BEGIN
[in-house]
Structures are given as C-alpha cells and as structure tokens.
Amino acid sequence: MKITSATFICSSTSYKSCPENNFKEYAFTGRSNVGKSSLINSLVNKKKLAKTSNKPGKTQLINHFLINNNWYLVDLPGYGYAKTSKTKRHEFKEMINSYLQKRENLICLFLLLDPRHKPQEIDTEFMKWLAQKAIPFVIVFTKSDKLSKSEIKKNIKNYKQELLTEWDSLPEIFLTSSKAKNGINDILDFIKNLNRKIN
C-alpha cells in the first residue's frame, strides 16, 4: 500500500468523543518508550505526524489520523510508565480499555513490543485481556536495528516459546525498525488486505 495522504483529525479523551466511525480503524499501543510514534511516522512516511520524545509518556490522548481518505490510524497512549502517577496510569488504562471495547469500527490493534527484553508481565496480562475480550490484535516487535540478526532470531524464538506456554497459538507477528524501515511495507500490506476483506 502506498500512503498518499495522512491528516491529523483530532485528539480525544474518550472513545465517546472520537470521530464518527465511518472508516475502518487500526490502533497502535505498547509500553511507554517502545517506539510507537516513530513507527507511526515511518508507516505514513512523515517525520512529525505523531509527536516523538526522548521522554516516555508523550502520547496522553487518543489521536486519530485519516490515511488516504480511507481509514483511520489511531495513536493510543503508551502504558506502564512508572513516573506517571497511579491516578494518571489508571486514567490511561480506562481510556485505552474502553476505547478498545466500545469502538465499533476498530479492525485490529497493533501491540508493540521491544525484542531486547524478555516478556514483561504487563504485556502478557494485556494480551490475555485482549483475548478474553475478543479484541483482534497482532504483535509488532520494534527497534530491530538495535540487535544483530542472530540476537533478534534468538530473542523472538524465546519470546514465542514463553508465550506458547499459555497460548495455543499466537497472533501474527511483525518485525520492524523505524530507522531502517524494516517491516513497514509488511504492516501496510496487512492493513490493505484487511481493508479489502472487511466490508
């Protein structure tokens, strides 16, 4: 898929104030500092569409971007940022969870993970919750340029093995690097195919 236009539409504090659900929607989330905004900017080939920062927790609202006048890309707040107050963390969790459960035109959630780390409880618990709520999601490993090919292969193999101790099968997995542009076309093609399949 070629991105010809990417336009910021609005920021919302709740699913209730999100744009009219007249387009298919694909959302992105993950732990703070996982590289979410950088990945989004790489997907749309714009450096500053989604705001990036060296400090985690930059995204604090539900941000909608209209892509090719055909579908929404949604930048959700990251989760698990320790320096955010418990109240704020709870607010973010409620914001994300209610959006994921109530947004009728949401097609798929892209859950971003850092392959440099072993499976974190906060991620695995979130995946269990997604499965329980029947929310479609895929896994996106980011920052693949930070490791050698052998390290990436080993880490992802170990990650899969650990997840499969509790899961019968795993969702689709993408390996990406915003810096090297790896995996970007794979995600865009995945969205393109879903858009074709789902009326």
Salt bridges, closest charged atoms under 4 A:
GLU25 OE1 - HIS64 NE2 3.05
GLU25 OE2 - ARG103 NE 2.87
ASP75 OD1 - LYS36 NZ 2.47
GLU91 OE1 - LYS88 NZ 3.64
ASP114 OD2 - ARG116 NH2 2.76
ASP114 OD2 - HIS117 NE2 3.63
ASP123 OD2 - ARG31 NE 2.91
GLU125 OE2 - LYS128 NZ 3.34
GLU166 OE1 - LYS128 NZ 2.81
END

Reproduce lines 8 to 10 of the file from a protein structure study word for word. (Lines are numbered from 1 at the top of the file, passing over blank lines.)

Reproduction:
GLU25 OE2 - ARG103 NE 2.87
ASP75 OD1 - LYS36 NZ 2.47
GLU91 OE1 - LYS88 NZ 3.64